No previous study has investigated the effects of temperature on burst work-loop power output, sustained work loop performance and the relationship between the two, yet these types of data are likely most pertinent in a whole-organism context as they best reflect the conflicting demands imposed on locomotor muscle in ecologically relevant tasks. We isolated iliotibialis muscle from wild-caught Xenopus tropicalis to test the following hypotheses: (1) increased temperature increases maximal power output (burst performance) under work-loop conditions; and (2) increased temperature prolongs sustained muscle performance during a series of work loops (endurance performance). We predict qualitatively similar changes to those found by Roots and co-workers (Roots et al., 2009), in that we expect both burst power output (cycle average) and endurance performance in isolated muscle to increase as temperature rises.
MATERIALS AND METHODS
Xenopus (Silurana) tropicalis Gray 1864 were captured in December 2009 in Cameroon and transported to the laboratory at the field station of the Centre d'Ecologie Expérimentale du CNRS in Moulis, France. Individuals were housed at 24°C. Eight males were transported to Coventry University in July 2010, and were killed by pithing and transection of the spinal cord. Body mass was determined to the nearest 0.01 g using an electronic balance. The skin was removed from the hindlimbs and the animal was transferred to an oxygenated (95% O2; 5% CO2) Ringer solution (composition in mmol l–1: 115 NaCl, 2.5 KCl, 2.15 Na2HPO4, 0.85 NaH2PO4, 10.0 glucose and 1.8 CaCl2, pH 7.4 at 22°C prior to oxygenation) (Altringham et al., 1996). The iliotibialis muscle (sometimes referred to as the gluteus magnus) was dissected from the left hindlimb with a piece of bone left at the end of both the proximal and distal tendons. The iliotibialis is one of the largest knee extensors and is activated during both swimming and jumping, playing a key role in powering the kick that initiates a swimming sequence (Olson and Marsh, 1998; Gillis and Biewener, 2000).
Isometric studies were used to determine the twitch and tetanus kinetics of isolated iliotibialis muscle. The bone at one end of the muscle preparation was clamped via a crocodile clip to a strain gauge (UF1, Pioden Controls Ltd, Canterbury, Kent, UK), whereas the bone at the other end was clamped via a crocodile clip to a motor arm (V201, Ling Dynamics Systems, Royston, Hertfordshire, UK) attached to a linear variable displacement transformer (LVDT) (DFG 5.0, Solartron Metrology, Bognor Regis, Sussex, UK). The LVDT was used to monitor the length changes delivered to the muscle preparation. The whole of the muscle, tendon and bone preparation was then allowed to equilibrate within the bath at 24±0.5°C for 10 min in circulating, oxygenated (95% O2, 5% CO2) frog Ringer solution. The preparation was then held at constant length and stimulated via parallel platinum electrodes to generate a series of twitches. Stimulus amplitude and muscle length were adjusted to determine the stimulation parameters and muscle length corresponding to maximal isometric twitch force. Time to peak twitch and time from peak twitch to half relaxation were measured via a storage oscilloscope. An isometric tetanic force response was elicited by subjecting the muscle to a 200 ms train of electrical stimulation. Stimulation frequency was altered (120 to 170 Hz) to determine maximal tetanic force. Time to half peak tetanic force and time from last stimulus to half tetanic force relaxation were measured. A rest period of 5 min was allowed between each tetanic response.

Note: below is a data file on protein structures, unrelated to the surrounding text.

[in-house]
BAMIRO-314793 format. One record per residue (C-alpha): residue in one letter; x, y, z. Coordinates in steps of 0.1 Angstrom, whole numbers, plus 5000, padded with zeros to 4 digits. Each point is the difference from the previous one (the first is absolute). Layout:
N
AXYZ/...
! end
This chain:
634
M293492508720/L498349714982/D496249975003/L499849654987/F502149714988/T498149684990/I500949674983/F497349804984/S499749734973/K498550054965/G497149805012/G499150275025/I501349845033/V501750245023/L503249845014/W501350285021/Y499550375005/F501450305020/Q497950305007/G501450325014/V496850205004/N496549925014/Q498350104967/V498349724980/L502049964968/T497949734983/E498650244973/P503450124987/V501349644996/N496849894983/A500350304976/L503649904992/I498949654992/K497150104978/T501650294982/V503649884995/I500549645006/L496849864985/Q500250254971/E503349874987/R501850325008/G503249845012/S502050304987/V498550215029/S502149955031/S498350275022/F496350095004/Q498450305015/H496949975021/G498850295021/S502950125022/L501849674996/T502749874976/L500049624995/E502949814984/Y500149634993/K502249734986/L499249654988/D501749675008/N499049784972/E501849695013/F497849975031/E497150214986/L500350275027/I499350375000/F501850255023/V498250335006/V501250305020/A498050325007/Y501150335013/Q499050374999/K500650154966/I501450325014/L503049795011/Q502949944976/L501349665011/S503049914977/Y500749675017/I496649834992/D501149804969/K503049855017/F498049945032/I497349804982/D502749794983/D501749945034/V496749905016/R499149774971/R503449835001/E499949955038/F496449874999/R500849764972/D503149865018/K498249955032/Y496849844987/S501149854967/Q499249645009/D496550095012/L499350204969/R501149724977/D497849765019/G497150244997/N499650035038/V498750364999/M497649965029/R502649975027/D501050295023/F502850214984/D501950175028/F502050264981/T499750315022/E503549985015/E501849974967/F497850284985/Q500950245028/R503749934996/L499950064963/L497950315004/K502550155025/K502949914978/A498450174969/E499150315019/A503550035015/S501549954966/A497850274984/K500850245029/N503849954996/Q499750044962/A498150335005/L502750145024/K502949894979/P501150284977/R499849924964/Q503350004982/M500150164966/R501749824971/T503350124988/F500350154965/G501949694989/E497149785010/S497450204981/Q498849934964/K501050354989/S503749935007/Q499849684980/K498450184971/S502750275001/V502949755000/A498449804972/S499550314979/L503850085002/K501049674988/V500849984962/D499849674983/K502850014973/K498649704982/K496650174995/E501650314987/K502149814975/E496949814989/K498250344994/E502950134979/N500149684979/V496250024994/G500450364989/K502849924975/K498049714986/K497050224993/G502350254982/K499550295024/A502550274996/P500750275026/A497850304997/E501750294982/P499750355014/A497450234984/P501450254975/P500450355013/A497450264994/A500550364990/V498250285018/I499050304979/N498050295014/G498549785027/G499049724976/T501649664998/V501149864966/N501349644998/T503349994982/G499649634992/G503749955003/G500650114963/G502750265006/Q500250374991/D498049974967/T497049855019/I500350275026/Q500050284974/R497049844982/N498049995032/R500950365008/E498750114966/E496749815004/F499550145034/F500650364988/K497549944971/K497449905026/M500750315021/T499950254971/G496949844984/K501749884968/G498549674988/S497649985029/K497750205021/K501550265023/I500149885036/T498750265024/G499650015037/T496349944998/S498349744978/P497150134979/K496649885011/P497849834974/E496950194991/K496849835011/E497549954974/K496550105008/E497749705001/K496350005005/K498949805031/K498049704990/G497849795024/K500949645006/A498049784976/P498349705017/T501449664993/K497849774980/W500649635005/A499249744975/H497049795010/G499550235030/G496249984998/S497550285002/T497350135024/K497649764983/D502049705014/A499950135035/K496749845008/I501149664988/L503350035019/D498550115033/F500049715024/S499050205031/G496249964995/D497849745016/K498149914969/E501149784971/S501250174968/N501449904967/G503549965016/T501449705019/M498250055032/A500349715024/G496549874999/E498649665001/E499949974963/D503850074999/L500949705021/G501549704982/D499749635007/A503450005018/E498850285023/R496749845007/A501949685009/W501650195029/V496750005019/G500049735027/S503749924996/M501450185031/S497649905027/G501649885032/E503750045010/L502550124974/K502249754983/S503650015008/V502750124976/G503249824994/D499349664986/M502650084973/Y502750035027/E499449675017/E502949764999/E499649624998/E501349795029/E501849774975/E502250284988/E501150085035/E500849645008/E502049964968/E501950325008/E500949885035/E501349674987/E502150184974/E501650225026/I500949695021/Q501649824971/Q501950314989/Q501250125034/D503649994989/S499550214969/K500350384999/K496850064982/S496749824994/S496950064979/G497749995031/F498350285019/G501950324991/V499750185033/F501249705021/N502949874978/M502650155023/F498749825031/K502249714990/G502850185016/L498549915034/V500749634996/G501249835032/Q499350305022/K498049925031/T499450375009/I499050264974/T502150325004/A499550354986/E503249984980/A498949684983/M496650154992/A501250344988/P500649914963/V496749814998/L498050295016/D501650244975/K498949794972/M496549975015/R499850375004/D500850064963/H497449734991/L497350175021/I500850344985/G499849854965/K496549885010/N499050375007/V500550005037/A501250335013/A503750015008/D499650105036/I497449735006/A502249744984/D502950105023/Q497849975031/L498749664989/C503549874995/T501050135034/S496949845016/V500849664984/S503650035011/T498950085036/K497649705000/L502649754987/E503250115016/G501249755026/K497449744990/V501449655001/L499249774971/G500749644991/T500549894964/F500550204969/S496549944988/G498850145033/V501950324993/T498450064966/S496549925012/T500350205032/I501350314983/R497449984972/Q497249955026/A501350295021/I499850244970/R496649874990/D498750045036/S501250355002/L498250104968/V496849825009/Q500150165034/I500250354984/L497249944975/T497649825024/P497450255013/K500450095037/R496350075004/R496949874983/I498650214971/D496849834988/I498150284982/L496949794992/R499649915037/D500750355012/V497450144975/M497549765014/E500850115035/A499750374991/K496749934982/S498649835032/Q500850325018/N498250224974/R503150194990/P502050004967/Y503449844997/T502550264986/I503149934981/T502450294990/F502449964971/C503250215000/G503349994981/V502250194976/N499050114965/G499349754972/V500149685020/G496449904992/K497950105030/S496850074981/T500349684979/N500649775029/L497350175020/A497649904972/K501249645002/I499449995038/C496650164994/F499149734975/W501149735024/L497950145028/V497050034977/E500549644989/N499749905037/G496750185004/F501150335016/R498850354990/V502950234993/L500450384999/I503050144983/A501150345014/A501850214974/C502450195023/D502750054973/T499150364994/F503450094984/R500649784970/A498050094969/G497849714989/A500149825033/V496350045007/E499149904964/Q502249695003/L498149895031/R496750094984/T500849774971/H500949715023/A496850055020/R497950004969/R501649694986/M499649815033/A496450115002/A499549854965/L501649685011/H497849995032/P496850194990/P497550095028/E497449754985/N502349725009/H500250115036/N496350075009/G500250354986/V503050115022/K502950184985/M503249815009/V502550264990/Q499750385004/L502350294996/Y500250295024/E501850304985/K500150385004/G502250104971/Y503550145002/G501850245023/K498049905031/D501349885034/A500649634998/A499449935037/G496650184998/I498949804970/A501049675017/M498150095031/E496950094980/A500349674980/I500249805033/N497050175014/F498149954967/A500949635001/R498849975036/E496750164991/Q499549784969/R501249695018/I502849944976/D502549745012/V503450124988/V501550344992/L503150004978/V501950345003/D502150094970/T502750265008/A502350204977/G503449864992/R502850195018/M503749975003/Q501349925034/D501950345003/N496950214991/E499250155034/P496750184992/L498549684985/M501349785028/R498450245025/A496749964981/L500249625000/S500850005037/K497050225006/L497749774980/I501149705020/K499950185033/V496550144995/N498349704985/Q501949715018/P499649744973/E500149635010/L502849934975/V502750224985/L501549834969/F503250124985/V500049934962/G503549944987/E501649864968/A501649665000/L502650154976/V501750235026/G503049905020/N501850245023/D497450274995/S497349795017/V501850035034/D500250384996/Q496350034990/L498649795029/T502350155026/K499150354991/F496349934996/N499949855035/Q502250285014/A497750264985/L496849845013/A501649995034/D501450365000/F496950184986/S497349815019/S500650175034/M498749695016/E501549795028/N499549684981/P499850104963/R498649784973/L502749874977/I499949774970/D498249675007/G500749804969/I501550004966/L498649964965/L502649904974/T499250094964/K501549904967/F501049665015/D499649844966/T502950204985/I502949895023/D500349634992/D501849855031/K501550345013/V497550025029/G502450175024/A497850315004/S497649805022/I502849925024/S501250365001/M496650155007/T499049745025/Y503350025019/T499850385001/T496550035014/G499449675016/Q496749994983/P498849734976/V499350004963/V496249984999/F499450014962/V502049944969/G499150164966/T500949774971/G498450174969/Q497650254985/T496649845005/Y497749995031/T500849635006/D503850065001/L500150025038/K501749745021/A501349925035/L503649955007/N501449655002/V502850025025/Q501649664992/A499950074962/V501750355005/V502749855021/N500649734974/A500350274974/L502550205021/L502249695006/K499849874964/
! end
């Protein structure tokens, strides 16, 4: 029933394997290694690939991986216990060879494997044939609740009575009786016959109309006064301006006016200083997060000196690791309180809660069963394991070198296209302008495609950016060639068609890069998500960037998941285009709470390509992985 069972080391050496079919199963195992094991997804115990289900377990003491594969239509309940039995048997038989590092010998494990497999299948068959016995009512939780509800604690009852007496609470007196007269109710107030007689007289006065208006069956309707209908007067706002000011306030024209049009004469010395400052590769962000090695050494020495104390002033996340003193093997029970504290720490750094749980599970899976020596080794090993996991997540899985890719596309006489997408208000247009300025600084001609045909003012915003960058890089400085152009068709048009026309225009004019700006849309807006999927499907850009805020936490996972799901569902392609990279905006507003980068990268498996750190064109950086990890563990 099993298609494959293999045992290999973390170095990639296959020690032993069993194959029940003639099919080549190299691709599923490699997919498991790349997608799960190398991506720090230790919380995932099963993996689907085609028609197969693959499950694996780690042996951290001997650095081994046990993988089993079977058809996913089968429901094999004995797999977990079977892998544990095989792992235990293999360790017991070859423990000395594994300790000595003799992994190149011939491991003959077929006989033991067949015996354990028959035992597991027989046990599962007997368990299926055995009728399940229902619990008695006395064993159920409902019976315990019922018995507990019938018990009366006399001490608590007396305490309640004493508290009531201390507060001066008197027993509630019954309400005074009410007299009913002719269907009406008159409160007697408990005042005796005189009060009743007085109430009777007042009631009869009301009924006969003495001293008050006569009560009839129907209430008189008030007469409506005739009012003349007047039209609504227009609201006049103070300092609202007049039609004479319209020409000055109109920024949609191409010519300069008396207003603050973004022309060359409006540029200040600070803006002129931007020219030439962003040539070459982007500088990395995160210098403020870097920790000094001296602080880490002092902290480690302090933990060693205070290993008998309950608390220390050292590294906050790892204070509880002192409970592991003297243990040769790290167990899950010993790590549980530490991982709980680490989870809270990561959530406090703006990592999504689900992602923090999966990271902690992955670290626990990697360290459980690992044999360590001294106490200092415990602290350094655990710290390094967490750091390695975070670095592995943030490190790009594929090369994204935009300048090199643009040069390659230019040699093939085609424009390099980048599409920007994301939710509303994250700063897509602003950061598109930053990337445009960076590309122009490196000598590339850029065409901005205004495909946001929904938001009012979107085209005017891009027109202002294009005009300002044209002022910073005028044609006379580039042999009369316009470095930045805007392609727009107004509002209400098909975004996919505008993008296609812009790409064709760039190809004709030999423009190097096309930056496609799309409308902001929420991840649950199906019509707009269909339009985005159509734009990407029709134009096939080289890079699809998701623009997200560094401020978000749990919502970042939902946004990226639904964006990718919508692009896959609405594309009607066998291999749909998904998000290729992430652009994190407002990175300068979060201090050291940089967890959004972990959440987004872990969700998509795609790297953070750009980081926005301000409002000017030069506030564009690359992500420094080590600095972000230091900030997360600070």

The work-loop technique was used to determine the power output (average of each work-loop cycle) of muscles during cyclical length changes (Josephson, 1993). Unlike fixed-length isometric studies and fixed-load isotonic studies of muscle performance, the work-loop technique allows measures of muscle power output under length and activation changes that are generally more indicative of in vivo contractile performance (Caiozzo, 2002; James et al., 1996). In the absence of in vivo strain data for iliotibialis muscle in X. tropicalis, each muscle preparation was subjected to a set of four sinusoidal length changes symmetrical around the length found to generate maximal twitch force. Previous research on Bufo marinus (Gillis and Biewener, 2000) suggests that sinusoidal length changes likely represent a simplification of in vivo strain patterns. The muscle was stimulated using the stimulation amplitude and stimulation frequency found to yield maximal isometric force. Electrical stimulation and length changes were controlled via a data acquisition board (KUSB3116, Keithley Instruments, OH, USA) and a custom-designed program developed with TestPoint software (CEC TestPoint version 7, Measurement Computing, Norton, MA, USA). Muscle force was plotted against muscle length for each cycle to generate a work loop, the area of which equated to the net work produced by the muscle during the cycle of length change (Josephson, 1993). Instantaneous power output was calculated for every data point in each work loop (2000 data points per work loop), and then these instantaneous power output values were averaged to generate a net work value for each work loop. The net work produced was multiplied by the frequency of length change cycles to calculate net power output (average power per cycle). The cycle frequency of length change was altered in 1 Hz increments between 3 and 9 Hz to determine the cycle frequency for maximal power output. Muscle strain was altered between 0.09 and 0.13 at each cycle frequency to maximize power output (where a strain of 0.10 represents ±5% of resting muscle length). Every 5 min, the muscle was subjected to a further set of four work-loop cycles with cycle frequency, strain, stimulation duration and stimulation phase parameters being altered in between each set until maximum net work was achieved at each cycle frequency. On completion of the maximal power output determination (burst performance test) at 24°C, the muscle was subjected to a short, sustained, high-intensity (endurance) test whereby 10 work loops were delivered to the muscle using the strain, cycle frequency and stimulation parameters found to elicit maximal power output. After the endurance test, the temperature of the Ringer solution bathing the muscle was increased to 30°C over 10–20 min, allowing at least a further 10 min for the muscle to equilibrate to the new test temperature. The above isometric and work-loop studies were then repeated at 30°C. In a similar manner, muscle temperature was then changed to 15°C, 24°C, 32°C and then back again to 24°C, with power output (average power per cycle) maximized, and endurance was determined at each temperature. In brief, at lower temperatures, muscle power output (average power per cycle) was maximized via lower cycle frequency, lower strain and fewer stimuli. A set of control sinusoidal length change and stimulation parameters were imposed on the muscle every three to five sets of work loops, whenever the muscle was at 24°C, to monitor variation in the muscle's ability to produce power/force over the time course of the experiment. Any variation in power (average power per cycle) was found to be due to a matching change in ability to produce force. Therefore, the power produced by each preparation at each temperature was corrected to the control run at 24°C that yielded the highest power output (average power per cycle), assuming that alterations in power-generating ability were linear over time between the control runs delivered at 24°C.